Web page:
Stephen Damman, shown as a toddler above, was kidnapped outside a store on Long Island on Oct. 31, 1955. Five decades later, John Barnes, below, says his research shows he's that missing child. The FBI is investigating his claim.
The same chubby cheeks. The same round face and bright, blue eyes. And, most importantly, the faint scar on his chin.
KALKASKA, Mich. - The same chubby cheeks. The same round face and bright, blue eyes. And, most importantly, the faint scar on his chin.
John Barnes does bear a striking resemblance to photos of a 2-year-old boy who was snatched from outside a bakery on New York's Long Island in 1955.
He hopes DNA tests will confirm the suspicions he's harbored for most of his life - that the couple who raised him were not his biological parents.
The idea that Mr. Barnes was kidnapped five decades ago has "flabbergasted" the family he has known his entire life.
Asked about a possible abduction, the man who raised Mr. Barnes called the idea "a bunch of foolishness."
John Barnes, 54, talks about his year-long search for his past, Wednesday, June 17, 2009, in Kalkaska, Mich. Barnes said said Wednesday that pictures he found online led him to believe he could be the 2-year-old boy who vanished more than a half-century ago from a bakery on New York's Long Island. Barnes told The Associated Press he was doing online research within the past year to try to figure out who he really was, saying that from childhood he never felt as though he fit in with the family that raised him. (AP Photo/John L. Russell)
John L. Russell / AP Enlarge
"I'm his dad," said Richard Barnes, who shook his head and replied, "no, no," when asked by a reporter if he had kidnapped John Barnes.
The woman who grew up as his sister said she's willing to undergo DNA testing to prove they are biological siblings.
"I can't begin to know why he would think this," said Cheryl Barnes, 50, who lives with her father. "Everybody in my family thinks John looks just like my dad."
But John Barnes said he never really bonded with the mother and father who raised him. He said they didn't look like him and they just didn't seem like family.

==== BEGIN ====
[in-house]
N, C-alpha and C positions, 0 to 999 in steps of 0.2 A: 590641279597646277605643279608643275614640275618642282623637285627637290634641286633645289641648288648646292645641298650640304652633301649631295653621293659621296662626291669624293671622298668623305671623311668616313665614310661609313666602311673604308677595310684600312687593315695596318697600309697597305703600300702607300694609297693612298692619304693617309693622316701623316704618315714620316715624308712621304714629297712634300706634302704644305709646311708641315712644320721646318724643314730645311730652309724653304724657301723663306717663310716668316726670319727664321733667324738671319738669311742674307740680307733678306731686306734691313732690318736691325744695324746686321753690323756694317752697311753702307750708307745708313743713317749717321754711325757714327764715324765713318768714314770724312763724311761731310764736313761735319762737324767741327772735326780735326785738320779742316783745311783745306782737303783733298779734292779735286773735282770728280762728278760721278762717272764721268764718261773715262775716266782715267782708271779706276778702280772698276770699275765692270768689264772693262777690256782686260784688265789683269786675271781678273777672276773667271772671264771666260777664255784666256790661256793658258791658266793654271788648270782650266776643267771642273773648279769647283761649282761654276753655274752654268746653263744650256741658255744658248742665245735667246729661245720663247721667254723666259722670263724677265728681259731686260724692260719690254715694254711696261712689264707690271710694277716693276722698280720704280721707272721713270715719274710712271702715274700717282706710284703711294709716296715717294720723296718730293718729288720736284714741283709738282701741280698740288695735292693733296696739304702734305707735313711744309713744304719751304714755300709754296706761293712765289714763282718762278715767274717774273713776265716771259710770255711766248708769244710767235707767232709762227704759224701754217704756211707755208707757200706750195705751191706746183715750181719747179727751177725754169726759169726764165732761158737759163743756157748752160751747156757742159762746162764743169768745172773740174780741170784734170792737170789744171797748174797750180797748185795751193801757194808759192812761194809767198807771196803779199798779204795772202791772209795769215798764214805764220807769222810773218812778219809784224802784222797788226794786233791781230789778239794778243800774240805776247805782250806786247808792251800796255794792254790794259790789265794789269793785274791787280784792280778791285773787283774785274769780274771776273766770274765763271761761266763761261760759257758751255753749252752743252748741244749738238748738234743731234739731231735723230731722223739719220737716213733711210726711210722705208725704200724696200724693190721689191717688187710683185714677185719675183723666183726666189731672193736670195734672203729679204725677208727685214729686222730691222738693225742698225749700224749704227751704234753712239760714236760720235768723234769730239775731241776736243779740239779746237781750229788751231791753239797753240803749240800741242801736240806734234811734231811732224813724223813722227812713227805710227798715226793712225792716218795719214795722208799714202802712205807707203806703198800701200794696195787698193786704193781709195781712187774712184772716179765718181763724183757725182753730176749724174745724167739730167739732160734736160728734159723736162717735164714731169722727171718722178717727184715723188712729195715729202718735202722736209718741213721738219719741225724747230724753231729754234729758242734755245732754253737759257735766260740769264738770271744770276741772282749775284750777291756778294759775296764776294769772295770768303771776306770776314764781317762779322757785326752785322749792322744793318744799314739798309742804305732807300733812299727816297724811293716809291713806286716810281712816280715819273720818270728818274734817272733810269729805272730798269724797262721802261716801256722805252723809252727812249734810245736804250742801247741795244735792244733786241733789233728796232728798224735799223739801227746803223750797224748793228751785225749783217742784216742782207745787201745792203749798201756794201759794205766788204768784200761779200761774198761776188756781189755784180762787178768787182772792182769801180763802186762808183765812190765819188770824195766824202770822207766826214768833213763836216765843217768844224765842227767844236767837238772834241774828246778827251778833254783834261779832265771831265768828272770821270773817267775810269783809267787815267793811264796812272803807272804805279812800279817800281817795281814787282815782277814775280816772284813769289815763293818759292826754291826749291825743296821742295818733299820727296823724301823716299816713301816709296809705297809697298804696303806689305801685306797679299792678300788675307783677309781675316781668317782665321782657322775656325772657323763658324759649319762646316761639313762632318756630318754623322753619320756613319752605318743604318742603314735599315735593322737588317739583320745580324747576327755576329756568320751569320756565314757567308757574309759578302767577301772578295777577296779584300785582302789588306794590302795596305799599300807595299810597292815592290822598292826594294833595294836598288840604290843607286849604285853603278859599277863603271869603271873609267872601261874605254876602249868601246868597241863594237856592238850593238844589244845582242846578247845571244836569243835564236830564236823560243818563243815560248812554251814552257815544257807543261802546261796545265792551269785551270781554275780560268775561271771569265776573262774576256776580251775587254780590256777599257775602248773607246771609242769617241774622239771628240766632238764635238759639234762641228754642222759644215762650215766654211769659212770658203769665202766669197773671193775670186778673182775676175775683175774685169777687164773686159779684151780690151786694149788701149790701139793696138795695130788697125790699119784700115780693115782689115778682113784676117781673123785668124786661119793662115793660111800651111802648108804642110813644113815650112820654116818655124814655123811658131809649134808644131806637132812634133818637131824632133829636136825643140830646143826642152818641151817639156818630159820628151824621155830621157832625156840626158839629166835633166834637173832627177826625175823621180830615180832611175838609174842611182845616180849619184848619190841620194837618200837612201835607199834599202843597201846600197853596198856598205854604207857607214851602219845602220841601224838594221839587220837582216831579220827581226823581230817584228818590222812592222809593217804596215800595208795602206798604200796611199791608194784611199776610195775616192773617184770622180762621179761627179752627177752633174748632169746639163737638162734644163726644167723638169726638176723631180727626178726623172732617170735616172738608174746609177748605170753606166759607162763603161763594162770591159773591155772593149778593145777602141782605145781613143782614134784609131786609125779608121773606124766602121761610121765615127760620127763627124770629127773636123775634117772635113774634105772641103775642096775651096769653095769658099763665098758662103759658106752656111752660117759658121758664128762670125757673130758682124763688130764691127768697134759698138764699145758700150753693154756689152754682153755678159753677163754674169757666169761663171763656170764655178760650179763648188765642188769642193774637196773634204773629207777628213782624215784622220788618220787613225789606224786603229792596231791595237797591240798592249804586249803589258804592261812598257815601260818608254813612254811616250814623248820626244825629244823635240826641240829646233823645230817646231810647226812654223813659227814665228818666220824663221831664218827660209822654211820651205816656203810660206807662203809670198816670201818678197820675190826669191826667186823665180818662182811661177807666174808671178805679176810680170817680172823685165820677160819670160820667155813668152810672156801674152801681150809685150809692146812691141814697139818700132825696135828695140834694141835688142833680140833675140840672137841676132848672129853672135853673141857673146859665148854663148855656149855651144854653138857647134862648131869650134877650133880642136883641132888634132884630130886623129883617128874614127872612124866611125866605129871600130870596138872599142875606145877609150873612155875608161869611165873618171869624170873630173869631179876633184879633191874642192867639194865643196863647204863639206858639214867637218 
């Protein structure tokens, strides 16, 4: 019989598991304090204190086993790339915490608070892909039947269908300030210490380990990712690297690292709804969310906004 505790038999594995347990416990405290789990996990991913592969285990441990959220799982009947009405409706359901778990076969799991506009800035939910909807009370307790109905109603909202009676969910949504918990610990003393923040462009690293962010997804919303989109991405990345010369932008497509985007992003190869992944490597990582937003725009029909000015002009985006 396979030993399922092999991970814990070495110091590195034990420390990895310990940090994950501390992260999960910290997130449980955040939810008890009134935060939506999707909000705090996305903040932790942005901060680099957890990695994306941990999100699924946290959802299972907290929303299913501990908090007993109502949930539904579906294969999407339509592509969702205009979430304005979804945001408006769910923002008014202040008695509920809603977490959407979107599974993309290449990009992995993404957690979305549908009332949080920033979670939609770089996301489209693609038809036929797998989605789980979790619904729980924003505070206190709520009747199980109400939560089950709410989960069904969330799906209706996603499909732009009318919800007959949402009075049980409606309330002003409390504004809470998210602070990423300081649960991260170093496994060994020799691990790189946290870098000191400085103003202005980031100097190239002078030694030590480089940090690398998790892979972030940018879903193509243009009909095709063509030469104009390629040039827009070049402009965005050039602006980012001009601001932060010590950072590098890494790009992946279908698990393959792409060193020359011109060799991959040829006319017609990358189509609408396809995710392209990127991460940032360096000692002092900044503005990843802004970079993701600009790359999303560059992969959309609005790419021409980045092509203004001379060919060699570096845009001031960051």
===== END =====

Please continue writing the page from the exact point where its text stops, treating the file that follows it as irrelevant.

John Barnes said the woman who raised him hinted before her death about a decade ago that she was not his biological mother.
"She requested that I come over there by myself, and she wanted to talk to me. I think that's what she was trying to tell me," he said.
Years earlier, Mr. Barnes had started his own investigation and found some potential answers on the Internet - a few pictures that led him to conclude he could be the missing toddler, Stephen Damman.
Mr. Barnes said pictures of the missing boy's mother when she was a young adult resembled what he looked like at the same age.
"I thought I looked like her, so I had something to sink my teeth into," said Mr. Barnes, who has done farm and factory work but currently is unemployed.
The mother, Marilyn Damman, left the boy and his 7-month-old sister waiting outside a bakery while she went inside to shop on Oct. 31, 1955, according to police and news accounts at the time.
Police in New York's Nassau County have said a Michigan man contacted their office in the past few months, saying he believes he is the missing toddler. Mr. Barnes said the FBI took a sample of his DNA from a cheek swab in March, and he's now "waiting for the FBI to tell me who I'm related to."
"I don't know if I'm related to the Dammans or the Barneses. I'm just waiting for the DNA results," Mr. Barnes said at his trailer home in Kalkaska, almost 200 miles northwest of Detroit, where he lives with his wife and a dog.
Back in 1955, Marilyn Damman came out of the bakery after 10 minutes but could not find her children.
The stroller, with only her daughter inside, was found around the corner from the market a short time later.
Mr. Barnes said he was born in 1955 - the same year a 2-year-old Stephen Damman disappeared - but only saw his birth certificate once and no longer has a copy.
Richard Barnes is retired and lives in a rural subdivision just eight miles from his son.
He said his son was born in a Navy hospital in Pensacola, Fla., on Aug. 18, 1955.
During his research on the kidnapping, the younger Barnes said he drove to Newton, Iowa, where Jerry Damman, the father of the missing boy, lives.
But they did not meet.
Reached yesterday in Iowa, Mr. Damman said "it's almost too good to believe" that Mr. Barnes could be his son.